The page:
14 September was RU OK? Day, bringing awareness to suicide prevention in Australia. Not to be limited to a single day, the concept is a reminder to ensure you are aware of your employees’ mental health.
You may be shocked to learn that suicide is the leading cause of death in Australia for people under the age of 25. The statistics suggest that there are almost twice as many deaths by suicide every year compared to deaths resulting from road accidents – on average eight people in Australia per day. If this is not shocking enough, for each death there are another 30 self-harm attempts each day that are unsuccessful. That is approximately 65,300 suicide attempts each year, according to LifeLine.
In 2015, suicide was the leading cause of death among all people 15 to 44 years of age, and the second leading cause of death among those 45 to 54 years of age. Men are three times more likely to kill themselves than women.
Yet, although men are more likely to die by suicide, the incidence of mental health is actually higher in women. Australian Bureau of Statistics figures suggest that at some point in their lives, one in five men experience anxiety and one in eight will have depression. For women, one in six experience depression, and anxiety affects one in three.
But, men are less likely to get the help they need, with other ABS data showing only 27% of men seek professional help, compared to 40% of women. In many cases, men turn to drugs or alcohol instead of getting assistance, especially men under 25.
What a grim outlook this is.
However, there are things you can do to ensure your employees are maintaining good mental health so that when the stresses and strains of life occur – as they inevitably will in varying degrees –they are able to cope.
Good Mental Health
According to Headspace, good mental health is about being able to function to your full potential in all aspects of your life and cope with the day-to-day stressors that will inevitably come your way. This means being able to interact with family, friends, and members of the community in a free and satisfying way.
A person with good mental health has good emotional and social well being and the capacity to cope with change and challenges. This is where ideally you would like all of your employees to be. Of course, feeling down, tense, angry or anxious are all normal emotions. But when these feelings persist for long periods of time or become chronic, they could be part of a mental health problem.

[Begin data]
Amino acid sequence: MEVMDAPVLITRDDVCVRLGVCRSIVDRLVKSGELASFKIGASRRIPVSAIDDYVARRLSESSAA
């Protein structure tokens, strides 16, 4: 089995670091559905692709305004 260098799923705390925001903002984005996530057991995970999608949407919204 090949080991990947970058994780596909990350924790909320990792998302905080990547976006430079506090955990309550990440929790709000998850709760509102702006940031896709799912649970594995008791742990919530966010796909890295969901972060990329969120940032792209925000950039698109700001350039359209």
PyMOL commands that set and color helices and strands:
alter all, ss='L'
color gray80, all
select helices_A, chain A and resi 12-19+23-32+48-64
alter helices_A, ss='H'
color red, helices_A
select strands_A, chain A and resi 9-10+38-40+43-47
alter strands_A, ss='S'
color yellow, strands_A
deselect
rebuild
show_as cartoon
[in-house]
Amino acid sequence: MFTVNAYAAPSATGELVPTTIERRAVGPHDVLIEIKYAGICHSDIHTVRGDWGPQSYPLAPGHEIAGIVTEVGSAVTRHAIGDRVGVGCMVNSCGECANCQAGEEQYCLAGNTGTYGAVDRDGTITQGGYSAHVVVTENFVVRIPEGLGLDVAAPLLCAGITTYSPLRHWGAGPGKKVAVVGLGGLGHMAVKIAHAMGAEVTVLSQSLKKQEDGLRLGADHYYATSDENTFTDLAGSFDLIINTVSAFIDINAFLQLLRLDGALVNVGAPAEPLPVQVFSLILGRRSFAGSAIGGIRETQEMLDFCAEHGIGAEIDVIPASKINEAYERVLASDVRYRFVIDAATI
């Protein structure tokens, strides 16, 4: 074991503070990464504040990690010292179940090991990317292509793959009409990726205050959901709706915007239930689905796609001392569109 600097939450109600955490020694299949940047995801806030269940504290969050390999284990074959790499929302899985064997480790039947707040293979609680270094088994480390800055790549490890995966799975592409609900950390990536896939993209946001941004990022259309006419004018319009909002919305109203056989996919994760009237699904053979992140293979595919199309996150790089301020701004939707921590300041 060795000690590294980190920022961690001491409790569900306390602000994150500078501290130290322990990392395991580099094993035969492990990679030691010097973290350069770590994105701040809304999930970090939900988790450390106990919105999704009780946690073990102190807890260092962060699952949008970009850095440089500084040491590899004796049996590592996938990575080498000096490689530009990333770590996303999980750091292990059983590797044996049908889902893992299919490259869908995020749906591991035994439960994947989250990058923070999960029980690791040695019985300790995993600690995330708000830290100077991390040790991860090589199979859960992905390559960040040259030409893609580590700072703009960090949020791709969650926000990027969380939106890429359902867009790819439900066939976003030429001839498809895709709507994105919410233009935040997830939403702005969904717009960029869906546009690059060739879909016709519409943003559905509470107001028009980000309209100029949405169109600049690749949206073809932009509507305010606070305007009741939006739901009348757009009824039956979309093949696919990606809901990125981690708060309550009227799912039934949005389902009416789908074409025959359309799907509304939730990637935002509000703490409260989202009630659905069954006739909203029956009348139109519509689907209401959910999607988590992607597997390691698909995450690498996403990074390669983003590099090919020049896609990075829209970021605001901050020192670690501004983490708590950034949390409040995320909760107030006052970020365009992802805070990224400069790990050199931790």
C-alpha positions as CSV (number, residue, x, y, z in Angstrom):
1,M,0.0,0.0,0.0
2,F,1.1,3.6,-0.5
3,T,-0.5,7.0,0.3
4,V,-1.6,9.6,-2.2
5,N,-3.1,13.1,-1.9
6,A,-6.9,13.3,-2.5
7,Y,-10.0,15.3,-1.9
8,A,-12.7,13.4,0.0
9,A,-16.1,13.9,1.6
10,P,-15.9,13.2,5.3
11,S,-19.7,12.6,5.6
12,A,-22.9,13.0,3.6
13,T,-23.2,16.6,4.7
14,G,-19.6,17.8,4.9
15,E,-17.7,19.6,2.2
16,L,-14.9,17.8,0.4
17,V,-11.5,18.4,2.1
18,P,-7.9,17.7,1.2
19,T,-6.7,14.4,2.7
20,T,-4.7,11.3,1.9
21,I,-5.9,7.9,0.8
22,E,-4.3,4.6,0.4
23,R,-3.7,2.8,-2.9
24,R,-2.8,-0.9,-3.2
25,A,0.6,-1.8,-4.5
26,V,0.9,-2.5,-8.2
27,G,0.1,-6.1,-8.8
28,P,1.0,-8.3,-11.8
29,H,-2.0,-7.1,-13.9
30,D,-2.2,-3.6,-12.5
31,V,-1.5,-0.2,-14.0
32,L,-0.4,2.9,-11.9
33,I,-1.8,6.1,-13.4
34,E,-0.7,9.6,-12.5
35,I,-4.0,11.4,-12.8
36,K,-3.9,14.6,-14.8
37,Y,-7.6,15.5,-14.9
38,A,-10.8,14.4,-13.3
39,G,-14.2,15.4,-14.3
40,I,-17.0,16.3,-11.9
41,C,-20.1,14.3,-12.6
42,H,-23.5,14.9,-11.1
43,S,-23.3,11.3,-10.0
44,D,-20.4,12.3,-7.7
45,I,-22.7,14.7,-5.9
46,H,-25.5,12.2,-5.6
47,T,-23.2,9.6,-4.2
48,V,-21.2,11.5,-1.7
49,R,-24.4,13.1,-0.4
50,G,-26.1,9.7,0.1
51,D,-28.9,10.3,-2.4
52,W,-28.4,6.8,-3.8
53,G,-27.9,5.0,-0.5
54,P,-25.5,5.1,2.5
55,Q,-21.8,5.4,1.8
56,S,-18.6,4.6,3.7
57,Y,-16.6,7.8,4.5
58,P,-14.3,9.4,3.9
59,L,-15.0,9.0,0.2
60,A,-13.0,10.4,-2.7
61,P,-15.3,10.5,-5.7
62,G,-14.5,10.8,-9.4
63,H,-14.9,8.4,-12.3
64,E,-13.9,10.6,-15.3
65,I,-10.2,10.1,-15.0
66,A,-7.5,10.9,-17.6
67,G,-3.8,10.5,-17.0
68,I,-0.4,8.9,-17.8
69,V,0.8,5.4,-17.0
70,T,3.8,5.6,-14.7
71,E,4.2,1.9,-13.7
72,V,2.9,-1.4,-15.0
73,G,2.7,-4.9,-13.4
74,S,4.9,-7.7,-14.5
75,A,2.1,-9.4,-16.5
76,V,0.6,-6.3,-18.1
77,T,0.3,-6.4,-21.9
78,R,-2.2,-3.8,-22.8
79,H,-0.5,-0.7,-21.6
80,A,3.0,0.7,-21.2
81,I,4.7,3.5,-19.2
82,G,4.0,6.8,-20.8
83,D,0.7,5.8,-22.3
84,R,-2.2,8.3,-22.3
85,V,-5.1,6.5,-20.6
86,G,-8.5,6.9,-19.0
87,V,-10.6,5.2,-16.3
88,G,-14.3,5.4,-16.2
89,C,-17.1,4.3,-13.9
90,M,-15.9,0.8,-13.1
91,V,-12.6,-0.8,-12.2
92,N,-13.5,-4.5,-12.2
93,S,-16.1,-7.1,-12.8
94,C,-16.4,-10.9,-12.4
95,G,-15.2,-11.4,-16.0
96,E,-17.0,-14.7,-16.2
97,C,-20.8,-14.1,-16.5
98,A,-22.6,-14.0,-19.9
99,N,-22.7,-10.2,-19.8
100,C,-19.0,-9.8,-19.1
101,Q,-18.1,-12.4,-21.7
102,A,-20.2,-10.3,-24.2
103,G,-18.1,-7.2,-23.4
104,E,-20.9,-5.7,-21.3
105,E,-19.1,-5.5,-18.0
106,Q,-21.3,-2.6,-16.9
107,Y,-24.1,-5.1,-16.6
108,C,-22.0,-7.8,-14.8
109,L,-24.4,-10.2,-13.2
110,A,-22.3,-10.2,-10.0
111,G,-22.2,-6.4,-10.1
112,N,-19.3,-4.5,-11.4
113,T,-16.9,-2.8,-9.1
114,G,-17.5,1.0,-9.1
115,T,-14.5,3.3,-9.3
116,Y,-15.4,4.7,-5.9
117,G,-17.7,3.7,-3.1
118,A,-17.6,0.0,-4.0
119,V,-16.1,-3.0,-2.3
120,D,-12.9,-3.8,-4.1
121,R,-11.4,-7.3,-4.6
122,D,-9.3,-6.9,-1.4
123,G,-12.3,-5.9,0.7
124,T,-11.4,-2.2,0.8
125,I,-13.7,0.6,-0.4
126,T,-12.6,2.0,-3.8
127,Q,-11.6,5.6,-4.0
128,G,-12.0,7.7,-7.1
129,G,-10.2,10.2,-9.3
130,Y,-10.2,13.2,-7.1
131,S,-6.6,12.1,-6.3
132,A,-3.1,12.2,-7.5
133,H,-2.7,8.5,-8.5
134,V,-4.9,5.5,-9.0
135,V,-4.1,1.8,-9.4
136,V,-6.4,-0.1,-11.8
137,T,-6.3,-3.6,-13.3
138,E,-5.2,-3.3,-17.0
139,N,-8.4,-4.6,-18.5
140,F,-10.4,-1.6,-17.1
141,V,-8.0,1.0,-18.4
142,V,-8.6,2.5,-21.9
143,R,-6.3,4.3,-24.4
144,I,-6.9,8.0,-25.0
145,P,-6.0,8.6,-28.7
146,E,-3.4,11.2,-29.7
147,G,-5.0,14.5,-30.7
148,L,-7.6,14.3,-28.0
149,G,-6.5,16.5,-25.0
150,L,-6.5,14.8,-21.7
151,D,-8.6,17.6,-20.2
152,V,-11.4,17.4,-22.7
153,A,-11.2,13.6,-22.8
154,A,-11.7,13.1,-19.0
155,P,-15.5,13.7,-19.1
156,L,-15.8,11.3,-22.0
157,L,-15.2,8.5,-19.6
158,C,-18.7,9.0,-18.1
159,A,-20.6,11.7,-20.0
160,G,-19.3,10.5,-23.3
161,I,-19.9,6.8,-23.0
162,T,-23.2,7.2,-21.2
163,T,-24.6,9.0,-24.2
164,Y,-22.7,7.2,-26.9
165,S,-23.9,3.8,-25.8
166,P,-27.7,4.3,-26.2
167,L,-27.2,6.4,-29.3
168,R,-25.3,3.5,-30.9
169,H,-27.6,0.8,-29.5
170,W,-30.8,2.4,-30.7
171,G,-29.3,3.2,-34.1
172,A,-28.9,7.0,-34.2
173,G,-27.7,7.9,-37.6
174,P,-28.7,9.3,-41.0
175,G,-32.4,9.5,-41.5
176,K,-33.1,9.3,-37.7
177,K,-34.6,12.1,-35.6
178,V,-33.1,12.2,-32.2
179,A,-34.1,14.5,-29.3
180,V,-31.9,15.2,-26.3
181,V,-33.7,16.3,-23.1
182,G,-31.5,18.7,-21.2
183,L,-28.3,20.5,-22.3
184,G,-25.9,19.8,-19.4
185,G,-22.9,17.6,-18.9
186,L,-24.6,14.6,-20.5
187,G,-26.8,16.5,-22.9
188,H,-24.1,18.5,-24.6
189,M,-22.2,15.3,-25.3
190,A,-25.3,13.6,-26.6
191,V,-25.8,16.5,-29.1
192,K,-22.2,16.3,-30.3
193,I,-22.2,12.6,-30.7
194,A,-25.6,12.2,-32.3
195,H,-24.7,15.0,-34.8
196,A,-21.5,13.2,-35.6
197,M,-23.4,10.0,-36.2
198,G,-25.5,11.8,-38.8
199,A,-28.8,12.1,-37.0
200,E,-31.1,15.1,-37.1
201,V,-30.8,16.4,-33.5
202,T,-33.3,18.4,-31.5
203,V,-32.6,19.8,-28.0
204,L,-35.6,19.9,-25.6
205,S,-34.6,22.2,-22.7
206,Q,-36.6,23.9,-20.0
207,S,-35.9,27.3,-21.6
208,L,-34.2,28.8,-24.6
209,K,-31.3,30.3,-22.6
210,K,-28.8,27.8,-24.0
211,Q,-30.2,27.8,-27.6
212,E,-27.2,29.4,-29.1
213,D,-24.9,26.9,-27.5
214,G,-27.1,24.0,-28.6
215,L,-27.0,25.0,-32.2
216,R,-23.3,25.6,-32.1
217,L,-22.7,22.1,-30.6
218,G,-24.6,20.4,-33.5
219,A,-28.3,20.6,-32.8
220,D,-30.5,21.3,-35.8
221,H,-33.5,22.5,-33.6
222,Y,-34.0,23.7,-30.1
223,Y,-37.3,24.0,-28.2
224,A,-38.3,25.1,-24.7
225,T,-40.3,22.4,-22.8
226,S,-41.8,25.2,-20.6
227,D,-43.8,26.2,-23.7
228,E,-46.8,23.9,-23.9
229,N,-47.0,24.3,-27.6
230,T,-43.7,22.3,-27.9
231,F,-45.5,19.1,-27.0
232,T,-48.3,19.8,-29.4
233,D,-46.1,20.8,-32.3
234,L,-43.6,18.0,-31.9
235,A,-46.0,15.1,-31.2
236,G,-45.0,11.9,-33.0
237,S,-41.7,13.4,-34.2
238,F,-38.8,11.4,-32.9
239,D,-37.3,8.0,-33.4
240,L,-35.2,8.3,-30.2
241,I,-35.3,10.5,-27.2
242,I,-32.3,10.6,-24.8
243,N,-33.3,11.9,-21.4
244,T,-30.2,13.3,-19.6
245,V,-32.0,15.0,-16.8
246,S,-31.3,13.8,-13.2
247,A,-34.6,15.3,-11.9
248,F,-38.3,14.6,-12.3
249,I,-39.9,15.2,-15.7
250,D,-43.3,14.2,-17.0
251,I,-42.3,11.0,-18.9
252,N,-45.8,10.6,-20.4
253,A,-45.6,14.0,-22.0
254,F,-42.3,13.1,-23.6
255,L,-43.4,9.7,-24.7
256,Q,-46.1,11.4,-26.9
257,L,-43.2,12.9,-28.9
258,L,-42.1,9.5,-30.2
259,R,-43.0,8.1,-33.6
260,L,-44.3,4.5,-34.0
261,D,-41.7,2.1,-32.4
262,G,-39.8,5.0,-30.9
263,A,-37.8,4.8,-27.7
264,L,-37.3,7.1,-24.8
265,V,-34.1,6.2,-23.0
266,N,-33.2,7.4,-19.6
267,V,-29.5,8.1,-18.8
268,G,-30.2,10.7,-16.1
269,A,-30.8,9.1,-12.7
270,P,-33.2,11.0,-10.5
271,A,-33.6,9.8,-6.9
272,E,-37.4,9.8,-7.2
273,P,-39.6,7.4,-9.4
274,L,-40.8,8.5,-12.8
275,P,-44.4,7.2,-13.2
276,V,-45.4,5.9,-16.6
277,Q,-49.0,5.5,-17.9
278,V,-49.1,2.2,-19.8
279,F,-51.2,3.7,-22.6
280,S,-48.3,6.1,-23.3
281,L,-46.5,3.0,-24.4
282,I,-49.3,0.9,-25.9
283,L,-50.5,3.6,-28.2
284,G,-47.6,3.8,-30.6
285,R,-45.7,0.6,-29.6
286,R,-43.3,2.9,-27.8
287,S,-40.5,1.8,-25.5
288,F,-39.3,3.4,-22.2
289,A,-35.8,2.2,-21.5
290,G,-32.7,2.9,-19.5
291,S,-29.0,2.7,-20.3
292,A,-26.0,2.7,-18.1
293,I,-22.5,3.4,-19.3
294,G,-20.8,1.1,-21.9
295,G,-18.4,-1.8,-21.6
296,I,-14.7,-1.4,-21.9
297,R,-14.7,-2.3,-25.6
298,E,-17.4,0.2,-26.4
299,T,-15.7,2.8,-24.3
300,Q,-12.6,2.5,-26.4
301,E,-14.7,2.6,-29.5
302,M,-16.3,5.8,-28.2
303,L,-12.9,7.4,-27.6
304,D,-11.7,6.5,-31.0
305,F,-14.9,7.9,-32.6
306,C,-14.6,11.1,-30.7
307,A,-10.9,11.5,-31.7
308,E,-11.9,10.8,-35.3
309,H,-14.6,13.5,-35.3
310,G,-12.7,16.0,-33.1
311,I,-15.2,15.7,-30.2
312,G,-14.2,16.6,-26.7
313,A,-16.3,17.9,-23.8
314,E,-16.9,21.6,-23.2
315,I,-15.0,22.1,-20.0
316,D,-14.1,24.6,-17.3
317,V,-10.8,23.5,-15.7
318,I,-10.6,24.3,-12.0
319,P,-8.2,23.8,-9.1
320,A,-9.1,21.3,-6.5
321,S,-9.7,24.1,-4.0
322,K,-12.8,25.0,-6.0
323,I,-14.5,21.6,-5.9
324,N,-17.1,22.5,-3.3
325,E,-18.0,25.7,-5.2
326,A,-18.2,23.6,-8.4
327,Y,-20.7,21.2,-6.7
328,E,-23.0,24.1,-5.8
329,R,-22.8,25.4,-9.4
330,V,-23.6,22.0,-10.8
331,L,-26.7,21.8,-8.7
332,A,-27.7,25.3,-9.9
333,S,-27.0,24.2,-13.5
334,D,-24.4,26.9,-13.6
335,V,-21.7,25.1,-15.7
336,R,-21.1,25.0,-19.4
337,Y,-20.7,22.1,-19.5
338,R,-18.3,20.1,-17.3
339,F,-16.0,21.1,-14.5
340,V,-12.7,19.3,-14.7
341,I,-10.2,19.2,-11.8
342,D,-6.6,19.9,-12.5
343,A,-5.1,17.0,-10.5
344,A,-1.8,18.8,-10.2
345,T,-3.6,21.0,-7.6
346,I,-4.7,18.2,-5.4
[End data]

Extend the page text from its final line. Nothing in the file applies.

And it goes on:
You can help and encourage your employees to maintain and promote good mental health by encouraging them to build mental fitness. For example, encouraging them to:
- get enough sleep
- eat well
- stay active
- cut back on alcohol and drugs
How can you tell if someone needs help?
Typical signs that someone may not be ok:
- physical appearance (more tired, fidgety or nervous than usual, rundown or sick looking)
mood (more irritable than usual, appearing anxious, overwhelmed, flat, quick to anger)
- behaviour (withdrawn, decline in performance, distracted)
- thoughts expressed (catastrophising, negative thoughts, confused, irrational thoughts)
If one of your employees or someone you know shows two or more of any of these signs for a period of time, it may be time to ask if they are ok.
What can you do as an employer?
Staying connected with employees and having meaningful conversations is a huge part of staying on top of your employees’ mental health. You do not have a be an expert or even have experience with mental health personally to be a good listener. Sometimes an acknowledgment that a person appears to be struggling may be the catalyst to them seeking professional assistance.
The four steps prescribed by RU OK? Day are as follows:
- Encourage action
- Check in
For further information or assistance with any issues relating to mental health, see any of the following:
If you have noticed changes in any of your employees or colleagues, don’t ignore your instincts – just ask them, ARE YOU OK?